Wesley So came into the day with a significant deficit against Leinier Dominguez, and after four draws and a loss in the game/10 portion it looked like the match was as good as over. But not yet! So won the last three games of the day, and trails 37.5-30.5.

    Sunday's action comprises 12 five-minute games, each worth two points (2-1-0 scoring), so none of the matches have been clinched yet (though Topalov's chances of coming back are extremely low).

    The fourth match started today, and will continue through Tuesday: Magnus Carlsen vs. Ding Liren. They played four 30-minute games, drawing the first three before Carlsen won and took the lead in game four. Carlsen had White in games 1 and 3, but should have lost that first game. He was bailed out, and then Ding was bailed out in game 3 when he too was entirely lost. Carlsen's win in game 4 was impressive, pressuring his opponent in a nominally equal ending until he broke. Following the pattern of the earlier matches, they will play six 20-minute games tomorrow.

    Saturday
    Nov112017

    2017 Champions Showdown, Day 2

    Some interesting chess is being played, but the quality of the games is decreasing as the time control gets shorter, thanks especially to the lack of increment. The last rounds were particularly horrible: in their penultimate game Dominguez beat So in a time scramble where So was better on the board and on the clock, but Dominguez moved faster, and both sides engaged in quasi-illegal to illegal behavior (because the board and pieces are slick enough to host a mini-curling match, the pieces rarely wound up where they were supposed to; additionally, Dominguez made two-handed captures, which is certainly against FIDE's rules, as we learned from a Nakamura game back in 2016, if I recall correctly). And in the final round Caruana left his queen en prise in a winning position (and with some time on his clock!), while Topalov failed to defeat Nakamura despite having an extra piece.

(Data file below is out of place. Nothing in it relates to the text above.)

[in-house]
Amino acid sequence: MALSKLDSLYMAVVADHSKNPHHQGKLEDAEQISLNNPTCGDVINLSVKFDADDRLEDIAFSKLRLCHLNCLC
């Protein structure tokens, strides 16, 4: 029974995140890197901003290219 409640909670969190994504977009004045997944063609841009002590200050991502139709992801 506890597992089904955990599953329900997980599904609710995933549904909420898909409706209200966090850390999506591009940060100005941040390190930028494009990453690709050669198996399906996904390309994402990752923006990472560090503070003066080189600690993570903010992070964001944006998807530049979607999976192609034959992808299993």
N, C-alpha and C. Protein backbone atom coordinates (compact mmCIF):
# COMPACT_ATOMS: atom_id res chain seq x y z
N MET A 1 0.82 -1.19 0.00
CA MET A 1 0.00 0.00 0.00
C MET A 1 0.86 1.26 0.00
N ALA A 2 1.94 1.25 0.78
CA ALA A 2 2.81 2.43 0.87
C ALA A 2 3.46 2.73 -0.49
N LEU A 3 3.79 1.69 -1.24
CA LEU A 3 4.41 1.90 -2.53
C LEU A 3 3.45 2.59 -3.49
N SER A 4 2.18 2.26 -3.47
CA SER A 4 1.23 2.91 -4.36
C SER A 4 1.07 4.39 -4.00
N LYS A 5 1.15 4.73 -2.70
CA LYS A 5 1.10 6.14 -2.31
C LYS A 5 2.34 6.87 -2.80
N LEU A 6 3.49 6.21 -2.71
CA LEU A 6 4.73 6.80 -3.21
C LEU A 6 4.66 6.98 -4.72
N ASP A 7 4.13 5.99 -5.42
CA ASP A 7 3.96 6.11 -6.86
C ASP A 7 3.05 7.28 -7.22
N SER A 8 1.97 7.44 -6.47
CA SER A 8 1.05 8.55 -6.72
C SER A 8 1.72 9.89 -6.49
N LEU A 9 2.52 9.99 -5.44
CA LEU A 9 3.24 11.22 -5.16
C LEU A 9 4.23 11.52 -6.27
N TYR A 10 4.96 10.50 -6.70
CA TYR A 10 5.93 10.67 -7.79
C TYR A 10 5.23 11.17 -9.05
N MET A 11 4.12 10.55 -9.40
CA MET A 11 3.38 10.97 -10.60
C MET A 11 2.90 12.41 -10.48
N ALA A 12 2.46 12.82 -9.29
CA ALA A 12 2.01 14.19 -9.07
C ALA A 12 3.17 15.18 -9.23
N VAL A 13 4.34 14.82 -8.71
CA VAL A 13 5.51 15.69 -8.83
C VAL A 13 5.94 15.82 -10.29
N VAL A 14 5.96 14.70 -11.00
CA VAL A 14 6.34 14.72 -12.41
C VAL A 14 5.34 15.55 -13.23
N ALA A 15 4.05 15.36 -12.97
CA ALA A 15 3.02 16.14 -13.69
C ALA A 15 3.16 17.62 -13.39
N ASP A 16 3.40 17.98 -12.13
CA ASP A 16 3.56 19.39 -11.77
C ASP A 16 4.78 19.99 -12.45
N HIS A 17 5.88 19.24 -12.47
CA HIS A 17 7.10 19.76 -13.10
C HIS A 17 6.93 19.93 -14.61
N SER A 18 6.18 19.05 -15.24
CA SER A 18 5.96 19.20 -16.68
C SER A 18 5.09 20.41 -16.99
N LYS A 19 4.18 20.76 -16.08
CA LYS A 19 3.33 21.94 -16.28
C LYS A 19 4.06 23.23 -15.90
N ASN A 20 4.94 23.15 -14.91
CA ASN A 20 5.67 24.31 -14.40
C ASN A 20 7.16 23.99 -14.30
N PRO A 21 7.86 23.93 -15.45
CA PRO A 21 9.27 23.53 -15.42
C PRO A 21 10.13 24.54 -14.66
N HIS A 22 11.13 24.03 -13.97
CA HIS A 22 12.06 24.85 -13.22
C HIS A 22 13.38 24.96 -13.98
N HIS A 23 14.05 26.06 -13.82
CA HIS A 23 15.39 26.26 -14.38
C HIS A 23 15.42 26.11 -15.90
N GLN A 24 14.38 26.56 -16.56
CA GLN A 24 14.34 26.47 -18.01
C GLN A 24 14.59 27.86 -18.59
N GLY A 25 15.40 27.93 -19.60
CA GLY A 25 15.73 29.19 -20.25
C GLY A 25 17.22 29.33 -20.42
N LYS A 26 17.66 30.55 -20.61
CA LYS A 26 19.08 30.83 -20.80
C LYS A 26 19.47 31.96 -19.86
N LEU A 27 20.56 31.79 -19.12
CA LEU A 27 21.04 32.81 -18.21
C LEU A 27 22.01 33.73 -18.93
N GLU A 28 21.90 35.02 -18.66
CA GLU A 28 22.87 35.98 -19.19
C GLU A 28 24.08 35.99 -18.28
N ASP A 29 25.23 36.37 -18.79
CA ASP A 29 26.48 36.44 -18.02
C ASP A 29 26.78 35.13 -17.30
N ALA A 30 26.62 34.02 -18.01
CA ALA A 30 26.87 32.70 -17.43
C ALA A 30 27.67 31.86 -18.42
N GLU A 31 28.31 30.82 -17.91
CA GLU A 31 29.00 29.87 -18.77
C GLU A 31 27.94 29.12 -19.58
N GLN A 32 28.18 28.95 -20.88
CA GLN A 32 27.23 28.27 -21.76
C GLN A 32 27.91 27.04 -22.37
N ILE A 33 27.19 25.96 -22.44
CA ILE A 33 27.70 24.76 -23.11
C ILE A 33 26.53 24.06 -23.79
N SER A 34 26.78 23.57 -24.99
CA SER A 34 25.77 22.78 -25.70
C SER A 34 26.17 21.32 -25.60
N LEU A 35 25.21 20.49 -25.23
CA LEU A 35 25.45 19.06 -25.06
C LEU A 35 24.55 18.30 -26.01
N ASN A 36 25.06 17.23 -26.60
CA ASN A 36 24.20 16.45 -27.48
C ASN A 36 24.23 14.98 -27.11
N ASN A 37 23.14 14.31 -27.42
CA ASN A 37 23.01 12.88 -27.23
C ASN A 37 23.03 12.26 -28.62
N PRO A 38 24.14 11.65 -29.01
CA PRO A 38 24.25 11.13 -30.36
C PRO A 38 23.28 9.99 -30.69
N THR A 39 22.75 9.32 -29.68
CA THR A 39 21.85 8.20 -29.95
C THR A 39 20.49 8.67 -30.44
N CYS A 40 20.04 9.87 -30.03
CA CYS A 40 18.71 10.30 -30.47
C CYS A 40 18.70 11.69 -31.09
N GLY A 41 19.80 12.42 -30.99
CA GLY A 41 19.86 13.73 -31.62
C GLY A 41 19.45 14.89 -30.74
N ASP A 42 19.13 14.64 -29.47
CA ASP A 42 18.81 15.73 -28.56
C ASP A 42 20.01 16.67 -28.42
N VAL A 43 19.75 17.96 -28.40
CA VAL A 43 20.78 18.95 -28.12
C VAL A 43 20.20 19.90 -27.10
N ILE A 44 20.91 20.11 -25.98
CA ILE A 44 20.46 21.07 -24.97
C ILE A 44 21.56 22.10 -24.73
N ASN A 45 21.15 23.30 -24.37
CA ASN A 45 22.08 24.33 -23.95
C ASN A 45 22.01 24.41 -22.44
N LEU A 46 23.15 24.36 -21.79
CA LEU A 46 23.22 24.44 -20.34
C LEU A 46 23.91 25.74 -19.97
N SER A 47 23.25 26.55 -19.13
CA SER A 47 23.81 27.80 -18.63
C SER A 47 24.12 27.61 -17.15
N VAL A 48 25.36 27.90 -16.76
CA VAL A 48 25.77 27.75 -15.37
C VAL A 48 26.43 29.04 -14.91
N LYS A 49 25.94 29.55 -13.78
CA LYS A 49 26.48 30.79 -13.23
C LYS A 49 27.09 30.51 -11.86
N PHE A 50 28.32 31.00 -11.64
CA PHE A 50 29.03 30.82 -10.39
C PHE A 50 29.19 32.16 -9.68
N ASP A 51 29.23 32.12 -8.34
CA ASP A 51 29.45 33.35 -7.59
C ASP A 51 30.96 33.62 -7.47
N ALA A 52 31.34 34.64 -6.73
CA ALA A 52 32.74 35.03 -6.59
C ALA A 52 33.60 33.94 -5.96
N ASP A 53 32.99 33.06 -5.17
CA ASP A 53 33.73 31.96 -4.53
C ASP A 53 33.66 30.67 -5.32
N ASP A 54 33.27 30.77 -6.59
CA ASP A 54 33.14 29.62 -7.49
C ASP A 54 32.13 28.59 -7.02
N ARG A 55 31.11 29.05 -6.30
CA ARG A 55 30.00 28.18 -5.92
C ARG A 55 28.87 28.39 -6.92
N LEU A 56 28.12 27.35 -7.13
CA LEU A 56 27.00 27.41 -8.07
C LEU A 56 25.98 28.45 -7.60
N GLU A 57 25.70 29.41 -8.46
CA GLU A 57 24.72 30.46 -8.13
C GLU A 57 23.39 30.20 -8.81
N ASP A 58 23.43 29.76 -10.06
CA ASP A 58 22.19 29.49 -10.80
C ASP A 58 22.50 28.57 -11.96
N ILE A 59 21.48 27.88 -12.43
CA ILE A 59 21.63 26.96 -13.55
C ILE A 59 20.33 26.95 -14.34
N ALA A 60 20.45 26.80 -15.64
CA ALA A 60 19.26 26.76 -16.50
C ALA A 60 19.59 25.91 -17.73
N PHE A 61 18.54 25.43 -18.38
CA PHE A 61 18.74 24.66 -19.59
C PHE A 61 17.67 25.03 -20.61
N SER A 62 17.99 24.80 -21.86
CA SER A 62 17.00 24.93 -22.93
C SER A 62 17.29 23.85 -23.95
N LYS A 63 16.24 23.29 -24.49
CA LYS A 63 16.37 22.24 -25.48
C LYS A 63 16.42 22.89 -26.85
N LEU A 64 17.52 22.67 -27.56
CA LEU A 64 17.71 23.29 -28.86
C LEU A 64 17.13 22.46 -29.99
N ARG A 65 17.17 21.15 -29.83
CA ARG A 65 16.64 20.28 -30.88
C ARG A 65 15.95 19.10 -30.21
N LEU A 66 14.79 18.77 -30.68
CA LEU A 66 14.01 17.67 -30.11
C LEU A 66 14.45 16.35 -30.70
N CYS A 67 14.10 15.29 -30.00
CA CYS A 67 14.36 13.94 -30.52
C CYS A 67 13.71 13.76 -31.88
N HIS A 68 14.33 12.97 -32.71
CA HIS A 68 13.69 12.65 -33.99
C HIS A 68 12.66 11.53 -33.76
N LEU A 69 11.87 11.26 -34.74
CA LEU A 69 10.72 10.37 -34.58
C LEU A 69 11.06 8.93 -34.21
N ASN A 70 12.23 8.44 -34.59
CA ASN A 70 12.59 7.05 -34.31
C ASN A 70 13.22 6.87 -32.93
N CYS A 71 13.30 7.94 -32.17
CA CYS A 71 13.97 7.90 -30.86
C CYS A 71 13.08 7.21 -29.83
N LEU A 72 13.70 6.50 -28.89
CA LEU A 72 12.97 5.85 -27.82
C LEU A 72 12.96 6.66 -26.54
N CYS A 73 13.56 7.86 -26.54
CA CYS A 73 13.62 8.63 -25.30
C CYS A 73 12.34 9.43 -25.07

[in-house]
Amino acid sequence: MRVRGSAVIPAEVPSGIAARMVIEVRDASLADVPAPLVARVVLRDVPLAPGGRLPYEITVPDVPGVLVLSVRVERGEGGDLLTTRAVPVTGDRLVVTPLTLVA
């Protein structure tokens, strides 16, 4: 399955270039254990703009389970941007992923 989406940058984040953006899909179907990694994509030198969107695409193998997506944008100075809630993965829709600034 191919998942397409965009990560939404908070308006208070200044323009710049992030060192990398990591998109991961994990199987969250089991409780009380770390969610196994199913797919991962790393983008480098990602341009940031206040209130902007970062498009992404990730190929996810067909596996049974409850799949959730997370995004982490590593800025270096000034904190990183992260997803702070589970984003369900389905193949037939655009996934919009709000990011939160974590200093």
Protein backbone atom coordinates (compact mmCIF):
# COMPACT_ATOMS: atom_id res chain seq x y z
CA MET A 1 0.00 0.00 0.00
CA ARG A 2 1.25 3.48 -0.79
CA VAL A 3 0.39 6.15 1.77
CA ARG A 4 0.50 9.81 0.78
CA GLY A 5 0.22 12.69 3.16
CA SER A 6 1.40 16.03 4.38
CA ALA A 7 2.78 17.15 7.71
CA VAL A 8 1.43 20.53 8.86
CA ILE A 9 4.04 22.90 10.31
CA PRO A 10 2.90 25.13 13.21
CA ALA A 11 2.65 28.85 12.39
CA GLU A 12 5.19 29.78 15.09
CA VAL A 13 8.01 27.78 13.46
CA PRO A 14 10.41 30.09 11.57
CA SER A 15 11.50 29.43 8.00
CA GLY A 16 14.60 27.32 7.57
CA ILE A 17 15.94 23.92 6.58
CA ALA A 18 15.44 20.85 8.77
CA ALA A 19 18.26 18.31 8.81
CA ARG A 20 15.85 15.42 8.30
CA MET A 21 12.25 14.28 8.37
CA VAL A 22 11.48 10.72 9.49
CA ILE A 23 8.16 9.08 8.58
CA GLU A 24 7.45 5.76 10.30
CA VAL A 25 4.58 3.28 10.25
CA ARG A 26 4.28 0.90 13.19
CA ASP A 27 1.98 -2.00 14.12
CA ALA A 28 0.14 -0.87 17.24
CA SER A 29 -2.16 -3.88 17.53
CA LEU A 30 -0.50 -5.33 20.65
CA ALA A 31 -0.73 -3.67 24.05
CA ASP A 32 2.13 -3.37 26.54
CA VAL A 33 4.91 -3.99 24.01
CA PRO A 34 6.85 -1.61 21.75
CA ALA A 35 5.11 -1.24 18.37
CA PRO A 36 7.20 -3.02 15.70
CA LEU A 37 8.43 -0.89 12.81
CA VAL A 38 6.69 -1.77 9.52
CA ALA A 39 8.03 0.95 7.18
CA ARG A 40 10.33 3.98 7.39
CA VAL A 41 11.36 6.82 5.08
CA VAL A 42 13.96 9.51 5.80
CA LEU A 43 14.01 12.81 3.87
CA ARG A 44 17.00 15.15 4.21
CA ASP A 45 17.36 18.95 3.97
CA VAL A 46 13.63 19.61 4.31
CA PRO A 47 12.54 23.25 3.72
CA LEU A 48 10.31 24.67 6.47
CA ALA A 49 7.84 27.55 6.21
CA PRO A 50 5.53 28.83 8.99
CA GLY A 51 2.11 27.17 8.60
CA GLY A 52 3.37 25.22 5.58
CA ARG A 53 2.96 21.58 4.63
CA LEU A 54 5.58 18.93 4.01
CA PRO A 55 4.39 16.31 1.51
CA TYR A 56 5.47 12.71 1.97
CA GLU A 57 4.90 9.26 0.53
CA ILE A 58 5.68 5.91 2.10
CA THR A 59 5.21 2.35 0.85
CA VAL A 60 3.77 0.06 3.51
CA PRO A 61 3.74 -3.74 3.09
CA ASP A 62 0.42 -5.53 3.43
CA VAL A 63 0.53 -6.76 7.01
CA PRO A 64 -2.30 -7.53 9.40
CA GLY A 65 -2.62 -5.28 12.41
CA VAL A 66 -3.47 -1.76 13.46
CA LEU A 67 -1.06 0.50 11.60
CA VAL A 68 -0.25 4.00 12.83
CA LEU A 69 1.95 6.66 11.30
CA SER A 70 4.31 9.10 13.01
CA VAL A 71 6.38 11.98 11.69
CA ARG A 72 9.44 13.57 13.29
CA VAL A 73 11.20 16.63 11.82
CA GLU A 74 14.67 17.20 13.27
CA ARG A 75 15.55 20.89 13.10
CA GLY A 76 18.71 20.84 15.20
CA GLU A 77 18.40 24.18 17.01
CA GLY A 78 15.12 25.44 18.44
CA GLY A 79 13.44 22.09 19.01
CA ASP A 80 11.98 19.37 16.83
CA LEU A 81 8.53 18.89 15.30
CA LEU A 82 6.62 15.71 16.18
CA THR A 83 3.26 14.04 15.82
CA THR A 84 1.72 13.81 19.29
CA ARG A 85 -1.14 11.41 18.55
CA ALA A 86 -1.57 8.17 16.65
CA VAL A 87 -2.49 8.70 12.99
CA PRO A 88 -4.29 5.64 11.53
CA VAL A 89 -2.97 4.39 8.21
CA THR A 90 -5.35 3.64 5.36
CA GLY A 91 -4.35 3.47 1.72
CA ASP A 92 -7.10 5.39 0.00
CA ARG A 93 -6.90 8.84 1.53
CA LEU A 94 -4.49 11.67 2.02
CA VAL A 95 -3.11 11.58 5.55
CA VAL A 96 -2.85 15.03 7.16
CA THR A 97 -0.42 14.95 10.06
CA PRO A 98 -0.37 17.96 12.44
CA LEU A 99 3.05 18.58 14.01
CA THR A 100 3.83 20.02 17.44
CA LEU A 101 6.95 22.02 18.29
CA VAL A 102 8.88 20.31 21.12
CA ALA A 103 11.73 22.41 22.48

One thing that has been instructive, from a chess point of view, is that we've repeatedly seen (both days) that the anti-Berlin plan of playing 4.d3, taking on c6, and then mounting a kingside attack with castling queenside and playing g4 is surprisingly toothless. And there have been other interesting opening ideas as well. But the lack of time, and probably some fatigue as well, is spoiling the games and severing the logical connection of what's happening during most of the game and its final result.

    Anyway, here are the results: Nakamura won two games and drew four against Topalov, which meant that he went 16-8 in this section on the 4-2-0 scoring. Since he led after the first day 12.5-7.5, his overall lead is 28.5-15.5.

    Grischuk went +2-1=3 against Caruana, winning the day 14-10. They split on day one, so Grischuk has a narrow 24-20 lead overall.

    Dominguez went +3-1=2 against So. Thus, like Nakamura, he won the day 16-8, and since he - again like Nakamura - went 12.5-7.5 the first day he likewise leads overall with a 28.5-15.5 score.

    Today there will be eight rounds of game/10 with the same pairings, and it is also the first day of Magnus Carlsen vs. Ding Liren, who will contest four g/30s.

    The action starts in 20 minutes or so (2 p.m. ET/1 p.m. local time in St. Louis).

    Friday
    Nov102017

    2017 Champions Showdown, Day 1

    The chess on day one of the 2017 Champions Showdown wasn't the best you'll ever see, but it was entertaining. Before moving on, a couple of details need to be added to my initial description of the event.

    First, there is no increment at any stage of the matches. Day 1 was game/30', with no increment, and the same will be true of today's g/20' action, day 3's g/10' games, and likewise for the g/5' contests of the final day.